Seven Types of Intersectionality

The first problem with the concept of intersectionality is that we aren’t always talking about the same thing, and maybe even don’t know what are we talking about. — Lise Vogel
  1. Someone is knocked down at an intersection, where traffic is “coming and going in all four directions”, and it is not immediately obvious which stream of traffic was responsible for the incident. The analogy is Kimberlé Crenshaw’s (Crenshaw, K., Demarginalising the Intersection of Race and Sex: A Black Feminist Critique of Antidiscrimination Doctrine, Feminist Theory and Antiracist Politics (1989)), and describes the situation where the plaintiff in a discrimination case — a black woman — has been discriminated against on account of her race and/or her gender. The problem here is one of legal epistemology. Was it sexual discrimination? No, because the white women received equal treatment. Was it racial discrimination, then? No, because the black men received equal treatment. The law scratches its head. This problem is apparently too difficult for it.
  2. Axes intersect at the origin.We are now concerned with race and gender as “multiple grounds of identity” participating in the construction of the social world. It’s understood that the social world is a world of identities and differences, and that these are constructed and not simply given. An identity position has grounds, however: much as one might say “grounds for divorce”. We’re not talking about essences, but about structural causes (“axes of oppression”). There is a sense in which identities are wronged into being — and another in which they are occasions for remaking the world, for social “reconstruction”. (Crenshaw, K., Mapping The Margins: Intersectionality, Identity Politics and Violence Against Women of Colour (1993)).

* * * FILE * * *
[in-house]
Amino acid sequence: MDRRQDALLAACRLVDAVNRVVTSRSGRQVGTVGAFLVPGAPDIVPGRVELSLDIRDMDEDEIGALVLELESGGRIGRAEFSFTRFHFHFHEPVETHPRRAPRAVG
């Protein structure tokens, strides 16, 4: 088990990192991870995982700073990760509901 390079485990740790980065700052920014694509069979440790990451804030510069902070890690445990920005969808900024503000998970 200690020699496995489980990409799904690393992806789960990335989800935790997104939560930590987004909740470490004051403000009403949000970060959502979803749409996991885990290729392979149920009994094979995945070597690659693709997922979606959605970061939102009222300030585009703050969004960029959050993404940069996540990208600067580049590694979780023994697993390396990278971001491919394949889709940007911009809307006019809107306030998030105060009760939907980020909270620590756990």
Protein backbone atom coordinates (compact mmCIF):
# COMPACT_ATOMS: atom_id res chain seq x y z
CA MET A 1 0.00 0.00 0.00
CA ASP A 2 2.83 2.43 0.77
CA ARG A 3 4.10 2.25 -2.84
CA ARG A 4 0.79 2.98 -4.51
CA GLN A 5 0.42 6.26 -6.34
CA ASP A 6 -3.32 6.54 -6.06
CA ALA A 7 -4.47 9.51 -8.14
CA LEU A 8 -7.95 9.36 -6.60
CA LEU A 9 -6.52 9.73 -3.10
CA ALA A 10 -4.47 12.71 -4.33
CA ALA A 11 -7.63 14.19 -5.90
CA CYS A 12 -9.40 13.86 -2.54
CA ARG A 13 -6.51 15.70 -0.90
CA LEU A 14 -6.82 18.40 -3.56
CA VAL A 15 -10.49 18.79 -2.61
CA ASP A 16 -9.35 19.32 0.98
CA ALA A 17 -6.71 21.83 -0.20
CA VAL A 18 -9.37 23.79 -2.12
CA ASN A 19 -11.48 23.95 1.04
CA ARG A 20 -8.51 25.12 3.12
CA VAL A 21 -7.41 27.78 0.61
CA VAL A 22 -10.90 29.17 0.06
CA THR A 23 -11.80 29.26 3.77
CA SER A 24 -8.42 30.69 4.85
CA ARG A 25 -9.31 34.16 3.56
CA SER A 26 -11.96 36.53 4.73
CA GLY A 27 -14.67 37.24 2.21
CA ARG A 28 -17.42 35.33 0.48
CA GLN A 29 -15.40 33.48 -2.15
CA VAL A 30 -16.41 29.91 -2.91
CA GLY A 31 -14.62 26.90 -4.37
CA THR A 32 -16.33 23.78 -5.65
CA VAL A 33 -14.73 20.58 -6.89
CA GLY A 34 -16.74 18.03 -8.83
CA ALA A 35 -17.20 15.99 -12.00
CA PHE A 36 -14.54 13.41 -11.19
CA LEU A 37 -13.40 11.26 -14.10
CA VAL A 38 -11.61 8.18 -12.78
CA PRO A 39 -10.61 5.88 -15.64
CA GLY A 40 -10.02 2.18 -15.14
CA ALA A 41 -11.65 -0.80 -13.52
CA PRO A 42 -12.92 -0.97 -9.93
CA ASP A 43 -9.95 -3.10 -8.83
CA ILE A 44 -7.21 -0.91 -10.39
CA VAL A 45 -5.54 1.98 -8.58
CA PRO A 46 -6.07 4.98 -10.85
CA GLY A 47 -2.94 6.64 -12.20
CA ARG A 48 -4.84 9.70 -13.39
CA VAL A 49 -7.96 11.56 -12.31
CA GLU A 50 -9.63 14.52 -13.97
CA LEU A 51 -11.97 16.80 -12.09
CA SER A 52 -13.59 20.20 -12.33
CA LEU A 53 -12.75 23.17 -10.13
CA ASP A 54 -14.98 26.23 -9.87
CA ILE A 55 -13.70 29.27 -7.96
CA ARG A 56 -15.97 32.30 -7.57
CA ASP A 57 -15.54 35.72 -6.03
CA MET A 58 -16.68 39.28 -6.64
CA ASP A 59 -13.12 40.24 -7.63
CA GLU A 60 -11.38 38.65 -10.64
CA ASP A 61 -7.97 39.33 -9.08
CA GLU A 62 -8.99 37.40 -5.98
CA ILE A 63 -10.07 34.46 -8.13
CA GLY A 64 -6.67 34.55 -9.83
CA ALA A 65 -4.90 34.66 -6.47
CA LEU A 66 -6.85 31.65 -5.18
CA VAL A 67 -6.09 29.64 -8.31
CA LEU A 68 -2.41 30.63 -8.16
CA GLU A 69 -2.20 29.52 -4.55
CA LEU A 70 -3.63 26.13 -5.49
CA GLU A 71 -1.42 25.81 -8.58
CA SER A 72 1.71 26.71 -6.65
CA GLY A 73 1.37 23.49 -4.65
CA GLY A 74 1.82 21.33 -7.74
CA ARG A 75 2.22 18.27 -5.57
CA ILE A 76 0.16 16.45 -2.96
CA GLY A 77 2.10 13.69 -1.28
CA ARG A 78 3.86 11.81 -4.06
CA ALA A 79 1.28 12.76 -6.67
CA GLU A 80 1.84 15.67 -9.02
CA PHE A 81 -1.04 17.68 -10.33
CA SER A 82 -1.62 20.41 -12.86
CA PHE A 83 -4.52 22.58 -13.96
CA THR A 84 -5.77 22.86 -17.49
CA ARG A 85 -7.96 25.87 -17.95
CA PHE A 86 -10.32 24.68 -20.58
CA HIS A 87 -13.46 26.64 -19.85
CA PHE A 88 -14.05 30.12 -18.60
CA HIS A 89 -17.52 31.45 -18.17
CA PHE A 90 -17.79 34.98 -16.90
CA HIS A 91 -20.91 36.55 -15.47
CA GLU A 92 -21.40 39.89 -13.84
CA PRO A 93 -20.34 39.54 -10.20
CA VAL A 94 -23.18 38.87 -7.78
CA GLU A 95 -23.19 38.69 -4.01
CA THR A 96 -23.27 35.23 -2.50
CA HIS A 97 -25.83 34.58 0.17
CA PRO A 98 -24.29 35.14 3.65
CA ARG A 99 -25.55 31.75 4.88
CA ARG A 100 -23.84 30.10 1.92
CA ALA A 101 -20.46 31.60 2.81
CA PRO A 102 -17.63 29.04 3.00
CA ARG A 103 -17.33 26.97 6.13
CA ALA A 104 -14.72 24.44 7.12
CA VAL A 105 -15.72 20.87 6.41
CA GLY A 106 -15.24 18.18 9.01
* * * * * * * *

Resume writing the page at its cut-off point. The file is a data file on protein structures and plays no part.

3. To practice a multiply-grounded social identity is also to experience a multiply-oriented selfhood: the social actor at the intersection of race and gender is also the subject of intersectional lived experience. This is the crux of standpoint theory, the crossing where structure meets agency. Someone will say, “it’s not just a theory — it’s what I live in my daily life”. But the reflection of experience in theory is also a reflection of theory in experience: the experience of experience under the rubric of some theory, of experience as theorisable. A particular social model is implicated in someone’s self-understanding as intersectional subject, just as a particular (i.e. Lacanian) psychoanalytic model might be implicated in their self-understanding as a “split subject”. That model is not simply “given” in experience, or directly derivable from it.